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Thursday Movie Picks: Shakespeare Adaptations

Thursday Movie Picks is hosted by Wandering Through the Shelves. Visit her website for this year’s themes and join in! This week is all about Shakespeare adaptations. When I was looking for movies for this week, I realized that I haven’t seen a lot of adaptations or have already used the movies in a different week. Since I didn’t want to repeat movies, my last pick is a movie that I want to watch. Here are my picks for this week.

Gnomeo and Juliet – As the title points out, this is an animated retelling of Romeo and Juliet. They are garden gnomes in two warring households, and would usually hold lawn mower racing fights to show whose family is the toughest. The two gnomes – children of the leader gnomes – meet in the dark while trying to get a flower, and eventually realize that the other belongs to the enemy family. Spoilers – this doesn’t end tragically for the two lovers. 

Merchant of Venice – I have only read four of Shakespeare’s work to date, and this is my favorite play so far. The adaptation, however, is bland. This is one of those cases where I prefer the play over the adaptation.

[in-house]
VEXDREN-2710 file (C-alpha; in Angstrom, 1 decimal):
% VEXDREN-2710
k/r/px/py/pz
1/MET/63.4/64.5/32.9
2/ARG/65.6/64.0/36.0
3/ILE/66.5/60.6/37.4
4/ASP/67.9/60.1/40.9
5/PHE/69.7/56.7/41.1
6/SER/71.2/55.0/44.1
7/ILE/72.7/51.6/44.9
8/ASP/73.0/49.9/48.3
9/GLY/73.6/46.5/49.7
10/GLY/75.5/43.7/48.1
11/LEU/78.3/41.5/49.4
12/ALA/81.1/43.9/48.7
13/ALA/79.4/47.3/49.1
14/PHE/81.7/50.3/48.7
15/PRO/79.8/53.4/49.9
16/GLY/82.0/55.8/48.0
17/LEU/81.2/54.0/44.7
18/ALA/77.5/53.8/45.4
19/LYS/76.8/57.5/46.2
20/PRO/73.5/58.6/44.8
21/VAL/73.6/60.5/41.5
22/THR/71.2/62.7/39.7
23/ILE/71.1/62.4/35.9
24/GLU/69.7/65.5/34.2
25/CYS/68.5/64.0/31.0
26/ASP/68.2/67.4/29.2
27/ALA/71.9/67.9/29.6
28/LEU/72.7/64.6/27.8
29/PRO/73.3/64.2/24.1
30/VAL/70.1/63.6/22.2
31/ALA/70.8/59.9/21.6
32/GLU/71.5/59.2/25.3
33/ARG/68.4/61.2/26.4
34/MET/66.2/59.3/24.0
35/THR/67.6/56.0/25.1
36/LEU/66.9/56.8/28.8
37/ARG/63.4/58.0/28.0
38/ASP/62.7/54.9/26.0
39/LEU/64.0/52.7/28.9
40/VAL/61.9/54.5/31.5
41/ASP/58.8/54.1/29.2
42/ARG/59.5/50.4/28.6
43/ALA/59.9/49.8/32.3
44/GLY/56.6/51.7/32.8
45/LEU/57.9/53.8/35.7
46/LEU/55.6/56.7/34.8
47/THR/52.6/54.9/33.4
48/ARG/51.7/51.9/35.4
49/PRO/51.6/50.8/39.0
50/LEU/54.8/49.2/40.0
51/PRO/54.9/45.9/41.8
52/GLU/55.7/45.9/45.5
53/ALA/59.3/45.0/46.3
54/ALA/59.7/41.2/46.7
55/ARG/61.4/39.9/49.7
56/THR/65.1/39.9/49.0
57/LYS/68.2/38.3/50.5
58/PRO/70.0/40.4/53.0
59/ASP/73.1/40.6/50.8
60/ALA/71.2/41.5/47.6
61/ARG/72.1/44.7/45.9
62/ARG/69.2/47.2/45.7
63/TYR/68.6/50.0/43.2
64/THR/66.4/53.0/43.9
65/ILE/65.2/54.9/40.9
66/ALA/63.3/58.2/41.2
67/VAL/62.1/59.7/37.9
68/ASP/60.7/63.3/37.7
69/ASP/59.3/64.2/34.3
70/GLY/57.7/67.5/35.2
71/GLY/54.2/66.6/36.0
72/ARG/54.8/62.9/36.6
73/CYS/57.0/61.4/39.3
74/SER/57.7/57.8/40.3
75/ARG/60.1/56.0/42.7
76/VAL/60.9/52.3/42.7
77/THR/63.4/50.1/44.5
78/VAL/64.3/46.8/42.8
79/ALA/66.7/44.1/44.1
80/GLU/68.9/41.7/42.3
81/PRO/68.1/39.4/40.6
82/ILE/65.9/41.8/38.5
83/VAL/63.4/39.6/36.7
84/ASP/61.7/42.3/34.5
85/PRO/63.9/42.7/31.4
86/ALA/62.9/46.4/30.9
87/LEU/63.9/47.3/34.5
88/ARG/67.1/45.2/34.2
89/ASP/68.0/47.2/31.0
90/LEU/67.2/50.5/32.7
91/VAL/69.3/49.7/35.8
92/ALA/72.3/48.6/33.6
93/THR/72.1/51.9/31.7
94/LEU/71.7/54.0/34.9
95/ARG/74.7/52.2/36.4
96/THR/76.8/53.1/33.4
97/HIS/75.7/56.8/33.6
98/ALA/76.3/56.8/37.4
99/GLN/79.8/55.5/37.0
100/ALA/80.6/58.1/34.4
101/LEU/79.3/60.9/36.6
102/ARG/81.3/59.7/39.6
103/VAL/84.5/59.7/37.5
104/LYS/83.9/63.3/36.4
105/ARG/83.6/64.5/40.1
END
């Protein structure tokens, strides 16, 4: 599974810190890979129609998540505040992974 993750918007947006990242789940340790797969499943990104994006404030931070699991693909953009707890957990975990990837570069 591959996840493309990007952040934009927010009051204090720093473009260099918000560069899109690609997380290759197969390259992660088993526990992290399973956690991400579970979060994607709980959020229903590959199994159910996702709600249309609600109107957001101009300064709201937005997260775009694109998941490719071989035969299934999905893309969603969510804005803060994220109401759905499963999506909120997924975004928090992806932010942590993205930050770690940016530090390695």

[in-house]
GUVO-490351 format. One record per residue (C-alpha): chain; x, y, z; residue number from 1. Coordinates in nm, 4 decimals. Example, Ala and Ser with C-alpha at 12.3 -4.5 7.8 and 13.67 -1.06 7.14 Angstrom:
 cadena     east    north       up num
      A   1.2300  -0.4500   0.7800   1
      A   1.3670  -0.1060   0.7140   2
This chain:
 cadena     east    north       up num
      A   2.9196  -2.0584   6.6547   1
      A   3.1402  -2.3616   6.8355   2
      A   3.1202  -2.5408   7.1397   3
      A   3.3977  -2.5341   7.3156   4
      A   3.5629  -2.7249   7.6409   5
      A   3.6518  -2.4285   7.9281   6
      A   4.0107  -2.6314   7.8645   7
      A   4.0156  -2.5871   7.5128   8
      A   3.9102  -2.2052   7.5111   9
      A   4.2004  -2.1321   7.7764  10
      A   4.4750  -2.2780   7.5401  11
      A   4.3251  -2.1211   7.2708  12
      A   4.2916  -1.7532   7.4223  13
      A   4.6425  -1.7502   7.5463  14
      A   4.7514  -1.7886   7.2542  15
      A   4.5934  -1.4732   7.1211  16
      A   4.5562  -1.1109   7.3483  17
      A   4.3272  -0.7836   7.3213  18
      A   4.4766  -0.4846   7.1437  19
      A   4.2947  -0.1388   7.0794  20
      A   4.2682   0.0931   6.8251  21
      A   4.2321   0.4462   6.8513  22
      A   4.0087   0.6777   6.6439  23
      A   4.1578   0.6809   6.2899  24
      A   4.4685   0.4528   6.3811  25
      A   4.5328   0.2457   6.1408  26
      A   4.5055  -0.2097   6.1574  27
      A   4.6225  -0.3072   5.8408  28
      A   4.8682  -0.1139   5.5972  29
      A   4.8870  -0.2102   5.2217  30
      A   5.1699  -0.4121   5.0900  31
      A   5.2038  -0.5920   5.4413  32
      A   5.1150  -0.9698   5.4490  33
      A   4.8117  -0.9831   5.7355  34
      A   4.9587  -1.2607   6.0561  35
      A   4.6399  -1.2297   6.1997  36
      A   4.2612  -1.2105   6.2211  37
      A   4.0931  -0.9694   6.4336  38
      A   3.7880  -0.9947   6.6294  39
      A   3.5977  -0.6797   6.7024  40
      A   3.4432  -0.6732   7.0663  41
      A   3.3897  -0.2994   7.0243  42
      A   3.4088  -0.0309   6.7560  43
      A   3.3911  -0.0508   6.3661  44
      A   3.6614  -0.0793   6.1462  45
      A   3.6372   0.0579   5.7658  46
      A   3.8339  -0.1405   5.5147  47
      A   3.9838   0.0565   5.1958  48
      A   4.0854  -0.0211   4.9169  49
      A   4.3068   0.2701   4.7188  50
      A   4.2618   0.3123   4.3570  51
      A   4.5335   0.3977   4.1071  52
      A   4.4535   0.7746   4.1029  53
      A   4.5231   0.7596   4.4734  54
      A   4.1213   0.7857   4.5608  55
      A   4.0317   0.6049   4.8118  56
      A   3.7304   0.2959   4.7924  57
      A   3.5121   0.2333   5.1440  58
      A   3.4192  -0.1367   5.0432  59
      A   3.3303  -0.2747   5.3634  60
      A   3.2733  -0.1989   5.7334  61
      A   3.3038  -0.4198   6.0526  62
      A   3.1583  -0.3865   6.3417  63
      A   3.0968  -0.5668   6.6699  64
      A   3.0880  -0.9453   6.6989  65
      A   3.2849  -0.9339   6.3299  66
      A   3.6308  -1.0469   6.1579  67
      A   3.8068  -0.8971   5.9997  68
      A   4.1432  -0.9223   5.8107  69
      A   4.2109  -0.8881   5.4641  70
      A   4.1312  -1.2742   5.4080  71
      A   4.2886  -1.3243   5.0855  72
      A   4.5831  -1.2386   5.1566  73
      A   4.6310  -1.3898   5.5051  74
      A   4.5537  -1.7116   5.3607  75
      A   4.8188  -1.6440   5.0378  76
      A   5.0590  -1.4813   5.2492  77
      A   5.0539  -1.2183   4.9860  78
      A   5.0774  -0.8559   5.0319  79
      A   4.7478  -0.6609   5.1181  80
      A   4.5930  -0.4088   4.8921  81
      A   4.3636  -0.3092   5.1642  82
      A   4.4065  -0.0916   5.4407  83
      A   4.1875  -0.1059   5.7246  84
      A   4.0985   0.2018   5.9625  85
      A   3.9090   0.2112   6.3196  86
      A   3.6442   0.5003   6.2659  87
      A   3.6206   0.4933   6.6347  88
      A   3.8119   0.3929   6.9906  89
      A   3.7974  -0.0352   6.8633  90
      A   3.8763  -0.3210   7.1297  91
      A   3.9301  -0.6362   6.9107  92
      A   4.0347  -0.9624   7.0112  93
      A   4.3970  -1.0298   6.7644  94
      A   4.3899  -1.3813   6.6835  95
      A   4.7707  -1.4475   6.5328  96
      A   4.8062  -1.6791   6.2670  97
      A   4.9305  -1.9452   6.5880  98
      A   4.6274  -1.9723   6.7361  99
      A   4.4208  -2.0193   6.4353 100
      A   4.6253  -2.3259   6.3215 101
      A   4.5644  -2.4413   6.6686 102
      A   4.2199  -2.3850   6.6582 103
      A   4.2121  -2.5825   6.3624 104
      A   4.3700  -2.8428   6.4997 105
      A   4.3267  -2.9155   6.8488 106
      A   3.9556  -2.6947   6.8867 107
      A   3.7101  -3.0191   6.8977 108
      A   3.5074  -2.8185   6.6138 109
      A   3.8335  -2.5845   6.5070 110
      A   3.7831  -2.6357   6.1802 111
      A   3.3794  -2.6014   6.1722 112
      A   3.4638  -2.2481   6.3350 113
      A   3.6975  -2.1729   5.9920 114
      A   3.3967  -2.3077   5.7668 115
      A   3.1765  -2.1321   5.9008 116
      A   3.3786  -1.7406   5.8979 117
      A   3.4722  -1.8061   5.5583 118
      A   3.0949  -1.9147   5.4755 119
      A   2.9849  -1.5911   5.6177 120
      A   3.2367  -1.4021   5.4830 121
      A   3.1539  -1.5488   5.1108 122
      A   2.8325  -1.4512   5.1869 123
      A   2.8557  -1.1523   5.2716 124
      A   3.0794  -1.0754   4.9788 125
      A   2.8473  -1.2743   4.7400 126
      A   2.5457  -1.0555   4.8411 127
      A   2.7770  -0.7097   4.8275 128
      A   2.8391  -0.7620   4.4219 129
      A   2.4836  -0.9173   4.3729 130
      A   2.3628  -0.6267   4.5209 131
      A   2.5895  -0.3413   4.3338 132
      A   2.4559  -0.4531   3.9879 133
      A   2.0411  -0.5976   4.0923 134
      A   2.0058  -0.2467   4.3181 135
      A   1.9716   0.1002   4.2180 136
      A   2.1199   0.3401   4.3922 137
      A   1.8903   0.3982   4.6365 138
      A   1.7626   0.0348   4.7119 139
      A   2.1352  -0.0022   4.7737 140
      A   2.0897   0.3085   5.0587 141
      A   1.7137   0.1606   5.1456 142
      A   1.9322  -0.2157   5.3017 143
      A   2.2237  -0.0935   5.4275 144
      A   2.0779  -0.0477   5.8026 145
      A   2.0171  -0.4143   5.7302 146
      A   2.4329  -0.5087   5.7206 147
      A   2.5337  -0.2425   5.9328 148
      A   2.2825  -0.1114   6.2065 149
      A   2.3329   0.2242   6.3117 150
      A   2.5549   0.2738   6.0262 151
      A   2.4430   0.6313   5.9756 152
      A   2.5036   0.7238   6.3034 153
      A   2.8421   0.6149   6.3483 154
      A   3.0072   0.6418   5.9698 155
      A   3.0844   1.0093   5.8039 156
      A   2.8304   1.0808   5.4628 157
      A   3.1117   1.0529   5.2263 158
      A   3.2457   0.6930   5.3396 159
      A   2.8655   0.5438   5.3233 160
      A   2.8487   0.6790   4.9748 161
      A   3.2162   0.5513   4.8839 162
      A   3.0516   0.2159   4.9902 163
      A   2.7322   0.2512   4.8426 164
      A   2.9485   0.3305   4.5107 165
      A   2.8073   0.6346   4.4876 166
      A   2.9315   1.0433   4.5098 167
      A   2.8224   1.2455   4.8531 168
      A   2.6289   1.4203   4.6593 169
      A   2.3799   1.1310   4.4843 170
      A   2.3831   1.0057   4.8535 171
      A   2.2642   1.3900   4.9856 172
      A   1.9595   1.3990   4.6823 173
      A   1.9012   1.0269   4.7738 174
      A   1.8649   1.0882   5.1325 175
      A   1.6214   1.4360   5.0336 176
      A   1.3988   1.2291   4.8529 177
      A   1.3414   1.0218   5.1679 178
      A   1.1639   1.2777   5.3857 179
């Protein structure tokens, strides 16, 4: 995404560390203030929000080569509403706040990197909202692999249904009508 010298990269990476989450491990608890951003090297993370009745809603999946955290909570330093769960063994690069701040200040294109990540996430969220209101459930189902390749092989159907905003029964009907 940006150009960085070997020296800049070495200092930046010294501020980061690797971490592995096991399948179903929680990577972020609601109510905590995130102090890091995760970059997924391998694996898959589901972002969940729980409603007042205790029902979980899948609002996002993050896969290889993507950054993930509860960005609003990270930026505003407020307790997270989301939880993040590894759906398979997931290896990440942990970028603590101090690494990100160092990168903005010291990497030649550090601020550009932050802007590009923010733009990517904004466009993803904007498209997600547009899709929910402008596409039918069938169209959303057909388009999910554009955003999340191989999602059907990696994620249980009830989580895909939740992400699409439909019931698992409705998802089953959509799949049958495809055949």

Macbeth – For this, I am pertaining about the 2015 version of Macbeth, starring Michael Fassbender and Marion Cotillard. The cinematography looks great, and I’ve always wanted to see this story played out onscreen.

Comments

  1. I've only seen Macbeth, which I wasn't a fan of but like you said the cinematography was gorgeous.

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    1. I heard that the movie is mediocre but it does look fantastic.

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  2. Don't say the name of the Scottish Play! It's bad luck! Anyway I watched bits of the Fassbender Scottish Play but I was tired I couldn't be bothered to finish it. Might have to revisit it. Haven't seen the other picks.

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    1. I hope to get through it. By the looks of it there's a lot of scenery involved and not a lot of talking in them

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  3. I also went with Gnomeo & Juliet and Macbeth and I didn't like either of them.

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    1. Gnomeo and Juliet did take liberties with the story (did away with the tragic parts) but I still enjoyed it.

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  4. OOOOOOOOH are you talking about the Pacino version of Merchant? I haven't seen it, but I did see him do it on stage and he was a very interesting Shylock. I love that play, too.

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    1. Yes! I probably should have mentioned that was the Pacino one. I didn't like the adaptation but I liked the play.

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  5. I haven't seen any of these! I would like to see the Macbeth version for sure.

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  6. Only watched Gnomeo and Juliet as well as Macbeth, but I only loved Macbeth. It's harrowing and almost classic. Fassbender and Cotillard really slay there. Let alone the visuals; love it!